Here we are, at the end of the Disney 'sequel trilogy'. The whole thing has been a bit of a weird and unexpected experience. A bit of history first:
I first watched the original trilogy as a child, mainly on VHS tapes. I did not see the movies in a cinema until 1997 at the age of 14, when the Special Editions were released theatrically on the 20th anniversary of the original movie.
The prequel trilogy marked my coming of age. I was 16 when Episode I came out, and 22 when Revenge of the Sith was released.
So for this Disney Sequel trilogy, I am now a fully-grown and physically defective human adult with children of my own, being 32 for The Force Awakens and now 36 for Rise of Skywalker.
There is a little bit of a feeling of this:
(lol, BTW the Watchmen series is awesome)
Be warned, SPOILERS ARE BELOW!!
My first reaction after seeing Rise of Skywalker was: wow, Rise of Skywalker really takes a massive dump all over The Last Jedi: the plot, the themes, and also the characters that were introduced. It's almost to the point where you don't even need to watch The Last Jedi to see this movie, except for two points: Luke and Snoke are dead, and Rey and Kylo can do their Force 'facetime' thing.
You could almost feel the disdain that JJ Abrams has for the previous movie in both the script and the directing of Rise of Skywalker. From relegating previously 'main' characters to nothing roles (more on that later), to single throwaway lines explaining away previously important moments (e.g. 'The Holdo Maneuver').
Both of those points are mostly necessary after the plot to the The Last Jedi. I'm not sure where Rian Johnson expected the plot to go for the third film, but it seems like JJ felt he had no alternative but try to do a 'reset' to get things back on track, especially theme-wise.
I'll stop myself before I end up writing a thesis on comparing the two movies' themes and plot points. Here is a summary of my thoughts:
- Overall I didn't mind where the characters ended and how they got there. Whilst it wasn't a series of unexpected events or surprising twists, I felt that it was a satisfying journey.
- Lando's reappearance was well fit-in, and Billy Dee Williams picked up the character naturally after ~35 years.
- I really liked the new tangential character, Zorii Bliss, although she was somewhat underused.
- The general chemistry between all of the main cast really shone. There were tonnes of really enjoyable interactions throughout the movie.
- The progression of Kylo and Rey was the centre of the movie. I liked how that was presented and resolved.
- aaaaand of course, Chewie finally got his medal!!
- The pacing felt very rushed, especially near the start. It felt a lot better viewing it a second time, but I would have preferred an extra 10 minutes of runtime to expand on important stuff, like how the heck the Emperor was still alive.
- The Knights of Ren were total nothings. Maybe stuff ended up on the cutting room floor, but they didn't really do anything that a generic spy or stormtroopers couldn't have done.
- Horses in space ?♂️
- This movie screwed over two actors and characters, for somewhat understandable reasons:
- Kelly Marie Tran as Rose: It's not Tran's fault her well-acted character in The Last Jedi served almost zero-purpose to the story (and the horrendous subsequent fan response at the actor for this), but JJ obviously felt he had no plan for Rose in this movie. The implied love triangle between Rey, Finn, and Rose in The Last Jedi was not even hinted here, and I think Rose had less than 10 lines that could have been served by an extra.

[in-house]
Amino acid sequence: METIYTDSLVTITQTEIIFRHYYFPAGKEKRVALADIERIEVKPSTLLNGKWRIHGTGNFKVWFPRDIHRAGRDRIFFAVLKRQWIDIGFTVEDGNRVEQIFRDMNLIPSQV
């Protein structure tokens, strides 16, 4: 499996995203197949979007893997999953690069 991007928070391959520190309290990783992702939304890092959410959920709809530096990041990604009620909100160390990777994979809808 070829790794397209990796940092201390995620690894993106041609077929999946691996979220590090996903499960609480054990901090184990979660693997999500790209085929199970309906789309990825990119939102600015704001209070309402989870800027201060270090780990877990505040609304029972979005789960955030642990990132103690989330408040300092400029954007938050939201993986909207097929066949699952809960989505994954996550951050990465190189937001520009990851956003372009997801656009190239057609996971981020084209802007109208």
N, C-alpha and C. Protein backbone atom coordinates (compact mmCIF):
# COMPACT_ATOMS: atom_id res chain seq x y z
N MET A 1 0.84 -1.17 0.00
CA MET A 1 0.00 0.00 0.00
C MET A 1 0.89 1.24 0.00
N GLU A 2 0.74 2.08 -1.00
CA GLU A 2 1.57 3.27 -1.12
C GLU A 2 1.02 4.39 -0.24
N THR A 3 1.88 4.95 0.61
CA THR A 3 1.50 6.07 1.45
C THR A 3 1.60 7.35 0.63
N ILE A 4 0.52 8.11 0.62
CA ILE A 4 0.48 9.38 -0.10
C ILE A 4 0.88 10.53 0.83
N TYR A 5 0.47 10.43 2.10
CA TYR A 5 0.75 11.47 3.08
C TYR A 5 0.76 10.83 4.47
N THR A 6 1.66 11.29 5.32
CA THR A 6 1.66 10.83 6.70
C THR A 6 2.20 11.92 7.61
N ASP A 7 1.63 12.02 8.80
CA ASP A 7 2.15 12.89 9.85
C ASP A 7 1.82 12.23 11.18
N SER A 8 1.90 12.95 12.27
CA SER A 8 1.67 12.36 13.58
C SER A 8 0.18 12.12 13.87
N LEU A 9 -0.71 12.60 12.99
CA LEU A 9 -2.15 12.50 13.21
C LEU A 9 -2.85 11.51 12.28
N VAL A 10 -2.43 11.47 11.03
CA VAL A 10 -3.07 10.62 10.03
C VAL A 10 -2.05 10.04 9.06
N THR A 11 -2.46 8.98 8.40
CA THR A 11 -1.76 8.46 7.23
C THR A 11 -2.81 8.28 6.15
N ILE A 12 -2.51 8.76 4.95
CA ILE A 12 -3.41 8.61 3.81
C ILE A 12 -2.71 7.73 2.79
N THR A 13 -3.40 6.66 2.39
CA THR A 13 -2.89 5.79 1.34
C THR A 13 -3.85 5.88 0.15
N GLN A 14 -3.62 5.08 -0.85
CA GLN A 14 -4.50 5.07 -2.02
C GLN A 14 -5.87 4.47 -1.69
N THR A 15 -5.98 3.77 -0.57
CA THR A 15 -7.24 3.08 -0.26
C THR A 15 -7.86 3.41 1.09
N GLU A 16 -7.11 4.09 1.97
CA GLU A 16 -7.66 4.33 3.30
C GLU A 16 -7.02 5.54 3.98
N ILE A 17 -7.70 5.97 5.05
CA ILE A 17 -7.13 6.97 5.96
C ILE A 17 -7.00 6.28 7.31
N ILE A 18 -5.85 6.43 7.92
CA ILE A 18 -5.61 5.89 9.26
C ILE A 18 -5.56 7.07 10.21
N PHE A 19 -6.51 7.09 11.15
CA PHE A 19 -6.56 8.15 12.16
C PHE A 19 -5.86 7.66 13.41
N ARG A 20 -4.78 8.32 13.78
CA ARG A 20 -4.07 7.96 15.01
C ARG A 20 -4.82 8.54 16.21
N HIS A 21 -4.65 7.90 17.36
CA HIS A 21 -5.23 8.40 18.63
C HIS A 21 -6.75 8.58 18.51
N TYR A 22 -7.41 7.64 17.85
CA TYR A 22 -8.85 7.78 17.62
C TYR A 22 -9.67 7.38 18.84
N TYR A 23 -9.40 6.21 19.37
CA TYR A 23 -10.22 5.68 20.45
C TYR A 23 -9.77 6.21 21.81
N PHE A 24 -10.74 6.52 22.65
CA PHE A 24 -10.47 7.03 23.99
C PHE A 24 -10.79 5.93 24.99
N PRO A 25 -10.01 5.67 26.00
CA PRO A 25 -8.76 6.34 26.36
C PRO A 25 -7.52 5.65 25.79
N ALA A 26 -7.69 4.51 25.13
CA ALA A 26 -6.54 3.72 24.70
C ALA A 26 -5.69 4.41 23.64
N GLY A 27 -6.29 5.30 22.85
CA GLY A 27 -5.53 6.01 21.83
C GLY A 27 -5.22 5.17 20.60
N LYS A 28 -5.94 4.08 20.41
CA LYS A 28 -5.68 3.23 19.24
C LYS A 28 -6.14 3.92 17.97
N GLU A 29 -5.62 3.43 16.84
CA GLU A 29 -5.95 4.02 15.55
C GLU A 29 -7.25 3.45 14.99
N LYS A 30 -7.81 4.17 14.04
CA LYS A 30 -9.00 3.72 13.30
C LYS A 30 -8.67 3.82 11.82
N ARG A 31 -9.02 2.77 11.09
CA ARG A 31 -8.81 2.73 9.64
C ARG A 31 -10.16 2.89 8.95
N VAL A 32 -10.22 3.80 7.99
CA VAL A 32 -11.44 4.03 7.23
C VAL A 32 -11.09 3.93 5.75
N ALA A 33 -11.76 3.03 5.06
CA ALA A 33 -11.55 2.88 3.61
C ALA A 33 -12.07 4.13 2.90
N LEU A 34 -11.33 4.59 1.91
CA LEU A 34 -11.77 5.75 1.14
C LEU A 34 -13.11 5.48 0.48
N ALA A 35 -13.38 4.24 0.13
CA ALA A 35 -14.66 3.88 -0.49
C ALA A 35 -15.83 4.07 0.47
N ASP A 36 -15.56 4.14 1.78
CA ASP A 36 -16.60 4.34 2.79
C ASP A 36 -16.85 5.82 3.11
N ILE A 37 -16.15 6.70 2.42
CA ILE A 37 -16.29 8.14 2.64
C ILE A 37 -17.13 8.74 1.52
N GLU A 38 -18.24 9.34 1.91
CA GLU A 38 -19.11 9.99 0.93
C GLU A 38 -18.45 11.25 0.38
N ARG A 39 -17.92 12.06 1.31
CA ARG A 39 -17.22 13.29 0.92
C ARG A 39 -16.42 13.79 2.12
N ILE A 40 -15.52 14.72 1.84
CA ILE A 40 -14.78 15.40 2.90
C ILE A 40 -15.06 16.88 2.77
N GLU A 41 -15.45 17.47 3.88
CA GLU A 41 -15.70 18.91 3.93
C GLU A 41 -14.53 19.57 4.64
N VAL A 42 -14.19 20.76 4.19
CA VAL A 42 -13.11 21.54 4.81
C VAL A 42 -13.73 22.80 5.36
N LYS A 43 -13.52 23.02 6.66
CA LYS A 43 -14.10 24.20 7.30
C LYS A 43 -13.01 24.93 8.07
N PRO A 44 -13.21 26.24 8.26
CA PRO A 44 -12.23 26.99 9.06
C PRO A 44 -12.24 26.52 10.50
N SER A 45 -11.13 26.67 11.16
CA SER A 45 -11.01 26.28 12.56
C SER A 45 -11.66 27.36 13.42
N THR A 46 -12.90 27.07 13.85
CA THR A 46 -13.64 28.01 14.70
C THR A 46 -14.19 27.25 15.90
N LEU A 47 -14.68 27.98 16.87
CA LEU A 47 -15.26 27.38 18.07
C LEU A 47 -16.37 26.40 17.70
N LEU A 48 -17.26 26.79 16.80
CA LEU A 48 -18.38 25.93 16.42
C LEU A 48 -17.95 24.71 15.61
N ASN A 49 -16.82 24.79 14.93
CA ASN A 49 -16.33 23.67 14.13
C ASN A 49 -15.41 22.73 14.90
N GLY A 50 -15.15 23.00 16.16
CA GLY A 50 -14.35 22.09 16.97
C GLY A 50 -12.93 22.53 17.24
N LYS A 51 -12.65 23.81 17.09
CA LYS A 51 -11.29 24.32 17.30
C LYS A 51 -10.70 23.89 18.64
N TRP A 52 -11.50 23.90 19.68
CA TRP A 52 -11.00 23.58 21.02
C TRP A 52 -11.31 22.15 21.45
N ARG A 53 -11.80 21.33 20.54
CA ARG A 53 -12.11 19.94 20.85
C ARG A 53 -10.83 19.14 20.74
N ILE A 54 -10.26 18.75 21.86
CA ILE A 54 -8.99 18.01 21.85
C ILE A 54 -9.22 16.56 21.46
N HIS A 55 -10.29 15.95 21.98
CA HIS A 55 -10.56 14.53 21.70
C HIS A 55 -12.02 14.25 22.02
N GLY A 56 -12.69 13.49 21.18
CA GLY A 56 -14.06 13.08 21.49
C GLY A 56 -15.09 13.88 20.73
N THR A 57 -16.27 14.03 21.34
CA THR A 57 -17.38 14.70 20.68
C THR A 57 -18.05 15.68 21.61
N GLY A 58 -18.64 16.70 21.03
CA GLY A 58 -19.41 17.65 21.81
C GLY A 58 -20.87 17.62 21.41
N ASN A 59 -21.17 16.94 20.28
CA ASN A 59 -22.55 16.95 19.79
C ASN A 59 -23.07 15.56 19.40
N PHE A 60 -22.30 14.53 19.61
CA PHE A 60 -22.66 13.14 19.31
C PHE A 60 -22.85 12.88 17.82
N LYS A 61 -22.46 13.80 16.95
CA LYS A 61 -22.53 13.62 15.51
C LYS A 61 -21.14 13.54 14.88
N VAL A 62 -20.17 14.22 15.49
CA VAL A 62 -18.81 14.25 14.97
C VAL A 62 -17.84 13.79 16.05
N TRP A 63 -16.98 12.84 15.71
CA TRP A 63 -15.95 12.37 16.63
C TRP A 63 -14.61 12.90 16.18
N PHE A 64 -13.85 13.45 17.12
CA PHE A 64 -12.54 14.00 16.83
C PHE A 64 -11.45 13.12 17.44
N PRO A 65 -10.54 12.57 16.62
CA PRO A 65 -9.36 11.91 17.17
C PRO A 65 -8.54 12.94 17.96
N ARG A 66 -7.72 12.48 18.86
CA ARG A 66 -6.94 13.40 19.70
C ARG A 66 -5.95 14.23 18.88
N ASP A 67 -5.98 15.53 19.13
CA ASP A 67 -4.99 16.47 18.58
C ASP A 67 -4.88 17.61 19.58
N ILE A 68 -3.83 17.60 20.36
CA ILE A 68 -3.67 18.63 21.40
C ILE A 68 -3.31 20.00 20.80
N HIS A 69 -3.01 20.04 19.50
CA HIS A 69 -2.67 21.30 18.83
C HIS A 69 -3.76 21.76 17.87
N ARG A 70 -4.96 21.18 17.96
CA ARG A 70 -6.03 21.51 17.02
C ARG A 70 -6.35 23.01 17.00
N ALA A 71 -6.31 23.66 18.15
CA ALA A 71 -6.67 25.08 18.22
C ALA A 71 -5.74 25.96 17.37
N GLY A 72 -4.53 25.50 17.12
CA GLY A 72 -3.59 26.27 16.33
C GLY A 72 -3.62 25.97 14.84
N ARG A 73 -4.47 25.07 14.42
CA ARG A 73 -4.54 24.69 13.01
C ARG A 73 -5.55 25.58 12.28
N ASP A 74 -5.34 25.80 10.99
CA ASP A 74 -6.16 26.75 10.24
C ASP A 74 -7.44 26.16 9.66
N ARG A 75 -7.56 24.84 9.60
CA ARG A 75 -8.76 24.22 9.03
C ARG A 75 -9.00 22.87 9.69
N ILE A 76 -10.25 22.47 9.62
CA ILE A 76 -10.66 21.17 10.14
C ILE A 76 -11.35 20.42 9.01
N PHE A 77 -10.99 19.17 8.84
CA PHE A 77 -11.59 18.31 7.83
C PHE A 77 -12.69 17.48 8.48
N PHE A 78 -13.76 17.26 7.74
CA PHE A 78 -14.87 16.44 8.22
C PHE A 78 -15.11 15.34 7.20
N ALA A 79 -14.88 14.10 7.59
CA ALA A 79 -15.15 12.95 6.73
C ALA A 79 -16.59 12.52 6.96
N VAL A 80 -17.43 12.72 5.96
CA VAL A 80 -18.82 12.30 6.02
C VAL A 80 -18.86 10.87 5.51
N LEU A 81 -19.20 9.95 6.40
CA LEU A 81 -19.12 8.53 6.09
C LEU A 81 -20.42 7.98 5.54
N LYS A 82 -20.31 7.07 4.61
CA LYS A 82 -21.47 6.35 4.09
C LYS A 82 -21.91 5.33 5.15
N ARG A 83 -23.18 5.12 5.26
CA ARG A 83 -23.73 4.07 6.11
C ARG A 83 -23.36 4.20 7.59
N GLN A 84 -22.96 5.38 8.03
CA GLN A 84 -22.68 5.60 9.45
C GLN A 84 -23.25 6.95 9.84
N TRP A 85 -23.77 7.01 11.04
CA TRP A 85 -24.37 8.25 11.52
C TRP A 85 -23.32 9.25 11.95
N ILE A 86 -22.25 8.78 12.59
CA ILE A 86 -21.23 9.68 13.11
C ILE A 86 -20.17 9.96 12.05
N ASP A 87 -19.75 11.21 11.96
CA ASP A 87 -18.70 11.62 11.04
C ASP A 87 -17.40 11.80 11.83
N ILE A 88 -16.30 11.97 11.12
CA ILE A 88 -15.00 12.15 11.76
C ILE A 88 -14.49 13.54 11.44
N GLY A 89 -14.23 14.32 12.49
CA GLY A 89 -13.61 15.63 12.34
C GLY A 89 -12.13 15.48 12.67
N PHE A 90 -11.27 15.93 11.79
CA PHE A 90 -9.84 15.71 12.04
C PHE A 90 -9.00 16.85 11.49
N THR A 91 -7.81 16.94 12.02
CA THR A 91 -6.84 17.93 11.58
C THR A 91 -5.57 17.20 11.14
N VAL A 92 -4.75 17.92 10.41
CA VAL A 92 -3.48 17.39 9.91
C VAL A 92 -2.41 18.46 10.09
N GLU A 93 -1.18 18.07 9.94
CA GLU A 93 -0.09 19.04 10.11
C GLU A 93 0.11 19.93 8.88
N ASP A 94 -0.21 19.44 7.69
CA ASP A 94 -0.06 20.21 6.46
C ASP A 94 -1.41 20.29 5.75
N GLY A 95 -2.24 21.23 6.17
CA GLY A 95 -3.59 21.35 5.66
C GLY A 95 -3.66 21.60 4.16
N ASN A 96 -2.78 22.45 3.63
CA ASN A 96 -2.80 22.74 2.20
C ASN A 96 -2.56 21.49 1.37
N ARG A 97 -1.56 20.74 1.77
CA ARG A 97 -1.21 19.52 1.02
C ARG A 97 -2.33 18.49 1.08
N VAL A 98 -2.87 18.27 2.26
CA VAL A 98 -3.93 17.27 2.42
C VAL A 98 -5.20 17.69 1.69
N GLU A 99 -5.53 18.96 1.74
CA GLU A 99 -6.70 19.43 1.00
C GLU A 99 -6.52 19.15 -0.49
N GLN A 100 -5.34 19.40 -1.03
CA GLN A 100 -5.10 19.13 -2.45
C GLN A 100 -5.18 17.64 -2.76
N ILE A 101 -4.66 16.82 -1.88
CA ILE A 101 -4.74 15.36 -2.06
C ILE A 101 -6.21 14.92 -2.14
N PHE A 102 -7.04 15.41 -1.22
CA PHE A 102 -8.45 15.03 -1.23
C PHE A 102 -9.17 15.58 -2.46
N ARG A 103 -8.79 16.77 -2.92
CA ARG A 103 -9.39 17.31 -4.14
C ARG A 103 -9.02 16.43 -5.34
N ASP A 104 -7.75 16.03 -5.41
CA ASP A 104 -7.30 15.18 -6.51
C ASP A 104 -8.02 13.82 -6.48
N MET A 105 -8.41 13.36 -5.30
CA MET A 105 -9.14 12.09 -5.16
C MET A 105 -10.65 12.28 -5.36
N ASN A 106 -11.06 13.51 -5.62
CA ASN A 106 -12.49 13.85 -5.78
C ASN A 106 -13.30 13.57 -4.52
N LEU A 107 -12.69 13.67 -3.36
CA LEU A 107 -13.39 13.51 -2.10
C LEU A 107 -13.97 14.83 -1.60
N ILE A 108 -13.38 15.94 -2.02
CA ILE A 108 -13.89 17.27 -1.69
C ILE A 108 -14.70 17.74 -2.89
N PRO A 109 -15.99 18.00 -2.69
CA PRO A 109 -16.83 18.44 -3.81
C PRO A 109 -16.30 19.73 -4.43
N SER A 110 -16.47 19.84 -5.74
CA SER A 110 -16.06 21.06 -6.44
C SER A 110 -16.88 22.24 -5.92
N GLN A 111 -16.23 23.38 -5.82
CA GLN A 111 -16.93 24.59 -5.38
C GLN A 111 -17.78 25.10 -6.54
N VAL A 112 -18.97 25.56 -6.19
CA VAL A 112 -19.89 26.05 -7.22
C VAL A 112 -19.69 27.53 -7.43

- Domhnall Gleeson as General Hux: The once imposing and fanatical military leader from The Force Awakens was made into a slapstick fool in The Last Jedi. Although the plot in Rise of Skywalker called for a menacing military role, the damage had been done, and that role was made into another character, the name of which was probably a not-so-subtle jab at the situation: General Pryde. The way Hux was unceremoniously killed off was disappointing considering the potential of the character after the first movie, and for such a well-accomplished actor.
- Having the Emperor be the big bad again. Again, I'm not sure where Rian Johnson expected the series to go after killing off the apparent major villain half-way through the second movie, but that's the situation the movie was in. Arguments about JJ rehashing the original trilogy will only increase as a result of this.
Looking back at the three movies, it's disappointing to see how contradictory the first/third ones are with the second. Both JJ and Johnson are more than adequate film makers, but it is obvious to see that their vision for this story were completely incompatible and bordering on contradictory.
And that's not entirely their faults. Although it ended up looking like a make-it-up-as-you-go-along plot, it's not like the schedule wasn't planned in advance. Disney knew they wanted three movies, and they should have had the themes and the general plot progression of all three movies established well before even a single scene was shot on the first movie.
That's a failure of oversight and production, and is surprising considering how well those kind of things have been managed with Marvel.
That said, it's not a complete trainwreck, and I feel the same way about the sequel trilogy that I felt about the prequel trilogy: that even with all its flaws, I am still glad that this newly-completed trilogy exists than had it not.